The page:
where \(u^{*}=(1-\mu)u_{1}+\mu u_{2}\) for some \(0\le\mu\le1\). Thus,

Assume by contradiction that *v* is not identically zero. Then *v* has either a positive maximum or a negative minimum. At a positive maximum \((x_{0},t_{0})\in\Omega_{T}\), we have

Because \(a(x_{0},t_{0})>0\), we have \(L(v(x,t))\vert_{(x,t)=(x_{0},t_{0})} \le 0\), which together with

will lead to

Because *F* is nonincreasing, we have \(\frac{\partial F}{\partial u}(u^{*})\le0\), and thus

The results in Eqs. (4.3) and (4.4) contradict Eq. (4.2). Analogous steps will lead to a contradiction if *v* has a negative minimum. Thus, \(v=0\) and \(u_{1}=u_{2}\).â€ƒâ–¡

### Theorem 4.2

*Let*
\(u_{1}(x,t)\)
*and*
\(u_{2}(x,t)\)
*be two solutions of the time*-*fractional diffusion equation* (4.1) *that satisfy the same boundary condition* (3.2) *and the initial conditions*
\(u_{1}(x,0)=g_{1}(x)\), \(u_{2}(x,0)=g_{2}(x)\), \(0\le x\le\ell\). *If*
\(F(x,t,u)\)
*is nonincreasing with respect to*
*u*, *then it holds that*

### Proof

Let \(v(x,t)=u_{1}-u_{2}\). Then \(v(x,t)\) satisfies, see Eq. (4.2),

Let

and assume by contradiction that the result of the theorem is not true. That is,

Then *v* either has a positive maximum at a point \((x_{0},t_{0})\in \overline{\Omega}\) with \(v(x_{0},t_{0})=M_{1}>M_{a}\), or it has a negative minimum at a point \((x_{0},t_{0})\in\overline{\Omega}\) with \(v(x_{0},t_{0})=M_{2}<-M_{a}\). If \(v(x_{0},t_{0})=M_{1}>M_{a}\), using the initial and boundary conditions of *v*, we have \((x_{0},t_{0})\in\Omega_{T}\). Applying analogous steps in the proof of the previous theorem, we have

and

which contradicts Eq. (4.5). Applying analogous steps will lead to a contradiction for the case of \(v(x_{0},t_{0})=M_{2}<-M_{a}\). Thus, \(\Vert v(x,t) \Vert _{\overline{\Omega}}\leq M_{a}\), which proves the result.â€ƒâ–¡

By applying analogous steps in the proof of LemmaÂ 3.2, we have the following necessary condition for the existence of solution of 4.1.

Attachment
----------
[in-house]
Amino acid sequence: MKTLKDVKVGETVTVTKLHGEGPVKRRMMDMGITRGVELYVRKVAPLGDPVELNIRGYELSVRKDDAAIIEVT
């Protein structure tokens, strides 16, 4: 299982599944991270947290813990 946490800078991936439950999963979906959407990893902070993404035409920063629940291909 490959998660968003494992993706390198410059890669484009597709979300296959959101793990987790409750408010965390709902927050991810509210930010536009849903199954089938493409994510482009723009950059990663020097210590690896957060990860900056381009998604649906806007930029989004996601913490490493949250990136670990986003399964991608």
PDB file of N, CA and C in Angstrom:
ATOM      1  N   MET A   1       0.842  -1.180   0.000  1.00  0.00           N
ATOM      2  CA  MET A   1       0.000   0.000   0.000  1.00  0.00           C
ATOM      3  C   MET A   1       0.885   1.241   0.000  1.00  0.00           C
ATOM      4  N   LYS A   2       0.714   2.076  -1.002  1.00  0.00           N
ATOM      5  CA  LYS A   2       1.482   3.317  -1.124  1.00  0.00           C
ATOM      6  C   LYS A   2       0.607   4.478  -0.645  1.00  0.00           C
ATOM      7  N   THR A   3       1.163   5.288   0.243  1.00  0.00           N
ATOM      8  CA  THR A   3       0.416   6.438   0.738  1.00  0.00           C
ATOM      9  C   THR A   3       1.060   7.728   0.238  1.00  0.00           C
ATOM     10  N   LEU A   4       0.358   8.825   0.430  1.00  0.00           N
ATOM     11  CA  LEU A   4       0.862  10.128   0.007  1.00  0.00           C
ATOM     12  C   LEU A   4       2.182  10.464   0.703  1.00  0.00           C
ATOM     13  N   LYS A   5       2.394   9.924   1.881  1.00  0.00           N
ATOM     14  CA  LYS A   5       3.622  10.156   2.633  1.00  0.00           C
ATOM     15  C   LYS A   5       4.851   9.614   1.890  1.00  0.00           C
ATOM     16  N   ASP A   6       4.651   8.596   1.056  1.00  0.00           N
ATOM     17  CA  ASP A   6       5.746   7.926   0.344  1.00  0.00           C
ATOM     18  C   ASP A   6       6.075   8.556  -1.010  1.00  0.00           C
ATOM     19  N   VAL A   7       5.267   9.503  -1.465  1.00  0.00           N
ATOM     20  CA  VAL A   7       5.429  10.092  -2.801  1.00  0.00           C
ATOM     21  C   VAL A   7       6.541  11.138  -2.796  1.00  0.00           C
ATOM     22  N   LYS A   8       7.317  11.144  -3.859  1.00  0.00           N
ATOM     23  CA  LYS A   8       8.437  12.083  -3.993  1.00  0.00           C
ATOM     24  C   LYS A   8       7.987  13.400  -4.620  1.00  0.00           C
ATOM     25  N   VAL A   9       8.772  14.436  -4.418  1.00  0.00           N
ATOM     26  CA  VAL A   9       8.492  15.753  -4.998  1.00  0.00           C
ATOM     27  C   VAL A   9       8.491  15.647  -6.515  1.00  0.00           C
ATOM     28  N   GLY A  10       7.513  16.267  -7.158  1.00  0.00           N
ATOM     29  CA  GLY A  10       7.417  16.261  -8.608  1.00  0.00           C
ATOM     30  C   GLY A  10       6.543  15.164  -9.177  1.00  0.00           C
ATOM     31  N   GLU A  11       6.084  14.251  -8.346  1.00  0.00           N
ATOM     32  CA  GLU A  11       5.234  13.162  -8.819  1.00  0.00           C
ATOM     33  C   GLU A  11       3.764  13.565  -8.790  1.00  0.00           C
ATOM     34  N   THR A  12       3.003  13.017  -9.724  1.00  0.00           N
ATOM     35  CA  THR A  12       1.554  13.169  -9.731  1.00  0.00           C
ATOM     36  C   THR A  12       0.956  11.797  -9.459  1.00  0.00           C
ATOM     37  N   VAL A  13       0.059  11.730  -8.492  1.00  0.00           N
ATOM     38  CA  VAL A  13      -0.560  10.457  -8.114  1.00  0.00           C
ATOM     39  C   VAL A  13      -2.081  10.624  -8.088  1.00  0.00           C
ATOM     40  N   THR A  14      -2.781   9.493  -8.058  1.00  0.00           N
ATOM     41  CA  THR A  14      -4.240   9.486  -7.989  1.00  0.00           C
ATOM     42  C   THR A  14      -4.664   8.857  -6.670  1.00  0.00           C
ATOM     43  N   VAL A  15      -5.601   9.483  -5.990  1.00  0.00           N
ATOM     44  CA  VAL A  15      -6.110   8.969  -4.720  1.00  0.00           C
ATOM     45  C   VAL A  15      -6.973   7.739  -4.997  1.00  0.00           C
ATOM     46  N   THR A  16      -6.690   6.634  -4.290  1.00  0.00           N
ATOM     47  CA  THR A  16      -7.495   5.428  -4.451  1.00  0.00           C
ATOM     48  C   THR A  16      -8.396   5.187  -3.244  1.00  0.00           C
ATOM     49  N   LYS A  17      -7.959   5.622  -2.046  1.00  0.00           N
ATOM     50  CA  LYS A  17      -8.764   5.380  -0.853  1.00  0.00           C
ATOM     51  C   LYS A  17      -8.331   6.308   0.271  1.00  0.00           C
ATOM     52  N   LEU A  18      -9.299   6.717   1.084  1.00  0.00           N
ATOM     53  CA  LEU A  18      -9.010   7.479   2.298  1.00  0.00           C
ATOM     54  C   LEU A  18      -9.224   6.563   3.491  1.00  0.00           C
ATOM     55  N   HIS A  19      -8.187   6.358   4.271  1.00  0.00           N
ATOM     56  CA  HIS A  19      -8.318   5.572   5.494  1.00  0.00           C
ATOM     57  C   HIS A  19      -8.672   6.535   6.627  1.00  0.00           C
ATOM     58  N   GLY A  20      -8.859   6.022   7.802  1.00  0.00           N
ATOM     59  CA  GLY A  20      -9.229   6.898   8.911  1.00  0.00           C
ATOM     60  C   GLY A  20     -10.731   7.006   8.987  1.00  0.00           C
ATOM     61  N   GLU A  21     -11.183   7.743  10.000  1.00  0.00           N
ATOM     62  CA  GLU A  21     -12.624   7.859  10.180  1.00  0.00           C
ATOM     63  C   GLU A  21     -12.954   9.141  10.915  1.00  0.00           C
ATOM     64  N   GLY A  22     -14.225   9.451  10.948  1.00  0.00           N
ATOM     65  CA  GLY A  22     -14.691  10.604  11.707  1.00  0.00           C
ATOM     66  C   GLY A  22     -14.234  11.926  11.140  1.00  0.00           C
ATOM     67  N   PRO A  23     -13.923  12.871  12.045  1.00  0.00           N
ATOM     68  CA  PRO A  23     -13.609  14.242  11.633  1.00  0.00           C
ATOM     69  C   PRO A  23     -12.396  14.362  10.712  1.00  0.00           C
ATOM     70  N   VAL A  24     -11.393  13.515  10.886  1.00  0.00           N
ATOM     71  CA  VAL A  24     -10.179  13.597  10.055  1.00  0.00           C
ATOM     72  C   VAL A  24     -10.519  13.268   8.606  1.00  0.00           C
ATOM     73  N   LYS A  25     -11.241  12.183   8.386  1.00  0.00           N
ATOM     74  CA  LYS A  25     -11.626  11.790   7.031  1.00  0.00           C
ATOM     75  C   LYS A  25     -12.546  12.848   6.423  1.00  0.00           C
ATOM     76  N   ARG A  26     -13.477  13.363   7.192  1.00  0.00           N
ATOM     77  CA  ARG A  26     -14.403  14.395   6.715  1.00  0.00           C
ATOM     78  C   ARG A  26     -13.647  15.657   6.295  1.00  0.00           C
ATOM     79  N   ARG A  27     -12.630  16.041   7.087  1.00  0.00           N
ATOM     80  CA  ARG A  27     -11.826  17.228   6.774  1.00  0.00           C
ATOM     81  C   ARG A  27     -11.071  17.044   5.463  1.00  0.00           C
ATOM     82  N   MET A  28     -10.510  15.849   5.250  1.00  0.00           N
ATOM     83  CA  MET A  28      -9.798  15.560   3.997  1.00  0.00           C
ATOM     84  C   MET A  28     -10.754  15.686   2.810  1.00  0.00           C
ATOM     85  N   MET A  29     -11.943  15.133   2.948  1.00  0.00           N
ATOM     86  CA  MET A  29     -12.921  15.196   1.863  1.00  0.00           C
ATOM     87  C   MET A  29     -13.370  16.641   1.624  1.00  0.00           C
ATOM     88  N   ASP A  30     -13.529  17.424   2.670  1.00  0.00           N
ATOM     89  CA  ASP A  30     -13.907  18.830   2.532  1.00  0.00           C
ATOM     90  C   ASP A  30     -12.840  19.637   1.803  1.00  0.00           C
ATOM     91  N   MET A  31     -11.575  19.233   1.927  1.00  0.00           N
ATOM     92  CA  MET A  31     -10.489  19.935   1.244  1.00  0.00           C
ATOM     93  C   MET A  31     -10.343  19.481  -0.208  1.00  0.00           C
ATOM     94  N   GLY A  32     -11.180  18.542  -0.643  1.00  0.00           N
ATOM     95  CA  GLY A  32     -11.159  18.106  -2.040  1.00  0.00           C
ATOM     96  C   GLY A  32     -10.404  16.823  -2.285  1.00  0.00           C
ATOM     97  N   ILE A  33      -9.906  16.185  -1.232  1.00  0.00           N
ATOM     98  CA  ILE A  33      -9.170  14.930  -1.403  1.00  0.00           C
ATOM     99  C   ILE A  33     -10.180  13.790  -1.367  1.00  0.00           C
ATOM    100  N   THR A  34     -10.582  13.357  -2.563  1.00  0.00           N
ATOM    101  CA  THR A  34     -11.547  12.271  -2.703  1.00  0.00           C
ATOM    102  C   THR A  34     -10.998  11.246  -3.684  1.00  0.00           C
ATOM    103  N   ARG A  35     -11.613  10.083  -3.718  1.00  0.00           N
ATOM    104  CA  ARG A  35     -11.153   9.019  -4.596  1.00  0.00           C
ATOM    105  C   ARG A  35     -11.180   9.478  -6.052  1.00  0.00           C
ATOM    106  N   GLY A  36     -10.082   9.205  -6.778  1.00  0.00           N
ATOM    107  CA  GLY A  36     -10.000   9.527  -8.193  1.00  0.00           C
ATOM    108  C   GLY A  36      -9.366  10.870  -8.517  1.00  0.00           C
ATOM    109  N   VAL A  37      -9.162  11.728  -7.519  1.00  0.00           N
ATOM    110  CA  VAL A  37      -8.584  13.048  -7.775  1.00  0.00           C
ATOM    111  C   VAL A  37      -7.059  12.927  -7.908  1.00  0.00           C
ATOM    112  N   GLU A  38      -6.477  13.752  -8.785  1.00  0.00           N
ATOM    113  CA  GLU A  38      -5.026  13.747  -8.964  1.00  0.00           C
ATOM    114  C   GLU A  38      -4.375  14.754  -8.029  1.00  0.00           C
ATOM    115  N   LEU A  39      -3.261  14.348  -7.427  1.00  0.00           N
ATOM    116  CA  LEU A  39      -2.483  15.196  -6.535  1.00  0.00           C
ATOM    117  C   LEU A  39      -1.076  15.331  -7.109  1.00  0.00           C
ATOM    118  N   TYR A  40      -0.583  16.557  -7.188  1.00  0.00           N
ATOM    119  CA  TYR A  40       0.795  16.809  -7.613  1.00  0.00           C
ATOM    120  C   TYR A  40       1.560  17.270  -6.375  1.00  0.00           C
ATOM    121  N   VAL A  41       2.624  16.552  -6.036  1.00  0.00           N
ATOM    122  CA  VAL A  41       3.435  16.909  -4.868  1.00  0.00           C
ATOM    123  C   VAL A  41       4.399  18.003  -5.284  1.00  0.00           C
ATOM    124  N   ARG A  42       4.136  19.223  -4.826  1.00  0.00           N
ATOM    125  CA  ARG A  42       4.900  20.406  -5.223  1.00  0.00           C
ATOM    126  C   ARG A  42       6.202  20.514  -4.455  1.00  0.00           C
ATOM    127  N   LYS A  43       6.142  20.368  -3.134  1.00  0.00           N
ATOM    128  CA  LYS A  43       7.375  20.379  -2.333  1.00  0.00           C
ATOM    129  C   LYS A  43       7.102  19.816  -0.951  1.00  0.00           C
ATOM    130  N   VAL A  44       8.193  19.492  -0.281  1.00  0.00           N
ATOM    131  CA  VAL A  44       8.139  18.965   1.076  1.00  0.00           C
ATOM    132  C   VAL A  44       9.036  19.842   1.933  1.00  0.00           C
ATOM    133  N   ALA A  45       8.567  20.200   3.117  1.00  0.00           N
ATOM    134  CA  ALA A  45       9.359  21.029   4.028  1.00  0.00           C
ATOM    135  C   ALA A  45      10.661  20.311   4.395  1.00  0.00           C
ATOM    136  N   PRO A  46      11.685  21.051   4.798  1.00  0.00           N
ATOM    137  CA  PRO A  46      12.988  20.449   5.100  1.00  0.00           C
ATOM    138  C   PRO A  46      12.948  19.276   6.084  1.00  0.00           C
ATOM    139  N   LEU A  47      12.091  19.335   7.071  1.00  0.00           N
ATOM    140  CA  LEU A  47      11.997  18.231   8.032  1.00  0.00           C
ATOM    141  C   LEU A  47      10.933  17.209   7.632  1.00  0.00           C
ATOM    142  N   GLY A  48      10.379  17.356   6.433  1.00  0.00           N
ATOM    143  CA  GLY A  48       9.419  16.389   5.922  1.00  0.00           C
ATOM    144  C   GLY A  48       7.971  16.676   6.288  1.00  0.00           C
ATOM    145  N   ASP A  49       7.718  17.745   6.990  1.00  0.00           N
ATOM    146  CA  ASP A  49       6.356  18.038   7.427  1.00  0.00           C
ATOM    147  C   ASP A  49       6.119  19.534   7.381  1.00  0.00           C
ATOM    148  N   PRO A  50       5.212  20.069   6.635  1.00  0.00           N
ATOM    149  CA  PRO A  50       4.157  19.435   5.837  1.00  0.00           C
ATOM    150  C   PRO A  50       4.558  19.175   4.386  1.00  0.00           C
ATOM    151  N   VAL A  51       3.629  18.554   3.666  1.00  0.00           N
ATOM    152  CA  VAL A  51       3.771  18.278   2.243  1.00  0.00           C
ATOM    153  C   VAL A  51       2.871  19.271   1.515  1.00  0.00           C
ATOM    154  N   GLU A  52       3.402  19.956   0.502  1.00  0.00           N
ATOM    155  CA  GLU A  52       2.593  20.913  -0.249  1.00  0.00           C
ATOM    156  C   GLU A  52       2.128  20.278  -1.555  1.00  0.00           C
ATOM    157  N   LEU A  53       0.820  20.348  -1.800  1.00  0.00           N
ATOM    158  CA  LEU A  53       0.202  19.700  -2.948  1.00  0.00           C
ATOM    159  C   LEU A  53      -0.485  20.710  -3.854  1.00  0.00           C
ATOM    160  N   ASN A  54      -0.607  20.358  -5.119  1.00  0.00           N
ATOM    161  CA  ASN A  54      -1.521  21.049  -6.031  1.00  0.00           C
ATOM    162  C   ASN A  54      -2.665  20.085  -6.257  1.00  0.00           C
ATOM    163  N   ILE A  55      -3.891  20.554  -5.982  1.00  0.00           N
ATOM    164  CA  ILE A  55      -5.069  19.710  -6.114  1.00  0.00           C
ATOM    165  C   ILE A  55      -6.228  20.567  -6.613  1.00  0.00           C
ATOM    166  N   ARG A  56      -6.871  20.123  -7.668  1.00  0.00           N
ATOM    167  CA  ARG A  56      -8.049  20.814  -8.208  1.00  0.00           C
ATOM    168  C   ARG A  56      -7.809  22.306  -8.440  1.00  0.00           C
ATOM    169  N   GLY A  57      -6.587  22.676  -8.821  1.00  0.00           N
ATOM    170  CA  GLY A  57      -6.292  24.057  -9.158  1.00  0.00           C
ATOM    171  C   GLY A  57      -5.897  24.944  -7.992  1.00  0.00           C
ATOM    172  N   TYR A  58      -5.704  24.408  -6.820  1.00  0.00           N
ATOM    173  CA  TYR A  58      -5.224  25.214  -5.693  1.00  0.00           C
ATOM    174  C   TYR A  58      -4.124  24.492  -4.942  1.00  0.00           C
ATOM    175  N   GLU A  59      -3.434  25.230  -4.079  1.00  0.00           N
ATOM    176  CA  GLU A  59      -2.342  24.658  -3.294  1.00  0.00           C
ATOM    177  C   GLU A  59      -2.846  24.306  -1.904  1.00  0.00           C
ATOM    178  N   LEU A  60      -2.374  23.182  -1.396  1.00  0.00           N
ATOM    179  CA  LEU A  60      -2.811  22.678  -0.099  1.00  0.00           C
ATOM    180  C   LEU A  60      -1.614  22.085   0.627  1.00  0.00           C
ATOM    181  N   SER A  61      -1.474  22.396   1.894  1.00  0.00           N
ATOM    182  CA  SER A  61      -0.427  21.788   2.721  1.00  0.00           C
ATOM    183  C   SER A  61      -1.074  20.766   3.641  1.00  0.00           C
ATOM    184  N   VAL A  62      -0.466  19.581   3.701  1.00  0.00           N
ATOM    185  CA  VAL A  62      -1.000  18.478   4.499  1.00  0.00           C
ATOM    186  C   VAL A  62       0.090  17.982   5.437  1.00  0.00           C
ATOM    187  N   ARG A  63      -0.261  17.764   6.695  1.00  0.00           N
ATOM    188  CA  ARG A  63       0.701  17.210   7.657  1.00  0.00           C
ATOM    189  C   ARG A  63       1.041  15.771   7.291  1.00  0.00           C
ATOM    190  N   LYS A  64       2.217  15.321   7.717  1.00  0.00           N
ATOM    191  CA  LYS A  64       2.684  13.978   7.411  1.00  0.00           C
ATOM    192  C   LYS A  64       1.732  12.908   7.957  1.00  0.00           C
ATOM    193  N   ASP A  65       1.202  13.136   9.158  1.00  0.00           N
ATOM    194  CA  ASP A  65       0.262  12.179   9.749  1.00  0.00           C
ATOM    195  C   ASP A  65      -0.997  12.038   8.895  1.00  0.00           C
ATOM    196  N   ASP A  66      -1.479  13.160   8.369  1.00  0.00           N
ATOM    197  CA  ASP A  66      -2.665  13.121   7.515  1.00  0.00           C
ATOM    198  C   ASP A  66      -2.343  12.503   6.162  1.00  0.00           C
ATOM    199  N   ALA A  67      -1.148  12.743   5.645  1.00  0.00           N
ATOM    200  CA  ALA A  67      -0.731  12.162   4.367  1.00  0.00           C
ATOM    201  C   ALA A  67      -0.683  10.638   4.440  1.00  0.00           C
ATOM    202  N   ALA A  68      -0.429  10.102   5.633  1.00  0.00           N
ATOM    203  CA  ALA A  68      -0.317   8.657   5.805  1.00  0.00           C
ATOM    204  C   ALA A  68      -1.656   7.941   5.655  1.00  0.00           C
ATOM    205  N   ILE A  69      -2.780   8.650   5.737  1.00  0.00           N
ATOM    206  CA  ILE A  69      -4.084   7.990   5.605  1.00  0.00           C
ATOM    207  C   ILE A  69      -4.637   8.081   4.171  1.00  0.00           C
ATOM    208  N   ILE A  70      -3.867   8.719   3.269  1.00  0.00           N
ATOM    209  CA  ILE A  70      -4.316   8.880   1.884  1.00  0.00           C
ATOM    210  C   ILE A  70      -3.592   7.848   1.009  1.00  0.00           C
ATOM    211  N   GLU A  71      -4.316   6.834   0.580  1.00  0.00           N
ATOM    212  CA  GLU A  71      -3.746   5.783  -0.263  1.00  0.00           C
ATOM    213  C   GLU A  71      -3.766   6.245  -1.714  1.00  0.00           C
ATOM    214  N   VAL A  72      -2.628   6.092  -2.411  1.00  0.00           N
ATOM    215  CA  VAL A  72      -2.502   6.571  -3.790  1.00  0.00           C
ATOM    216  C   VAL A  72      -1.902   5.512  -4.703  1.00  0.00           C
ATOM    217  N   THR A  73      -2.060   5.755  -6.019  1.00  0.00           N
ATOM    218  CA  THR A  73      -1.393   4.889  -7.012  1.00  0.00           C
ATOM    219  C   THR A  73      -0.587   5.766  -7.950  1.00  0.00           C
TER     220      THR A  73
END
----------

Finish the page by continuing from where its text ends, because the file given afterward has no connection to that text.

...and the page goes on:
### Lemma 4.1

*The nonlinear time*-*fractional equation* (4.1) *has a solution only if*

*where*
\(L(u)=a(x,t) u_{xx}+b(x,t)u_{x}\).

## 5 Illustrated examples

### Example 5.1

Consider the time-fractional initial-boundary value problem

subject to the initial condition \(u(x,0)=g(x)\), \(0< x<1\), and the homogeneous boundary conditions \(u(0,t)=u(1,t)=0\), \(t>0\). Now, \(\vert f(x,t) \vert =t e^{-x} \le t\), \(0< x<1\), and thus we choose \(z(t)=t\) in Eq. (3.6). We have

For \(T=1\), the last equation yields

Applying the result in (3.7), we have

### Example 5.2

Consider the nonlinear time-fractional diffusion equation

Since \(F(x,t,u)=-e^{u}\) satisfies \(\frac{\partial F}{\partial u}=-e^{-u} \le0\), then \(F(x,t,u)=-e^{-u}\) is nonincreasing, and the above diffusion equation has at most one solution by virtue of TheoremÂ 4.1. By LemmaÂ 3.2 a necessary condition for the existence of solution of the above diffusion equation is \(u_{xx}(x,0)=e^{-u(x,0)}\).

## 6 Concluding remarks

We have considered linear and nonlinear fractional diffusion equations with Caputo fractional derivative of non-singular kernel. We have obtained an estimate of the Caputo fractional derivative of non-singular kernel of a function at its extreme points. We then have derived a weak and a strong maximum principles for the linear time-fractional diffusion equation. We have analyzed the solutions of the linear and nonlinear time-fractional diffusion models using the obtained maximum principles. Some examples are presented to illustrate the applicability of the obtained results. The obtained results will lead to better understanding of the time-fractional diffusion models with Caputo fractional derivative of non-singular kernel. In contrast to previous studies on fractional diffusion models with Caputo and Riemann-Liouville fractional derivatives, it is noticed that extra conditions have been imposed to guarantee the existence of solutions to the linear and nonlinear time-diffusion models.

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## Acknowledgements

The first author acknowledges the support of the United Arab Emirates University under the Fund No. 31S239. The second author would like to thank Prince Sultan University for funding this work through research group Nonlinear Analysis Methods in Applied Mathematics (NAMAM) group number RG-DES-2017-01-17.

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Al-Refai, M., Abdeljawad, T. Analysis of the fractional diffusion equations with fractional derivative of non-singular kernel.
*Adv Differ Equ* **2017**, 315 (2017). https://doi.org/10.1186/s13662-017-1356-2

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DOI: https://doi.org/10.1186/s13662-017-1356-2

### Keywords

- fractional diffusion equations
- maximum principle
- fractional derivatives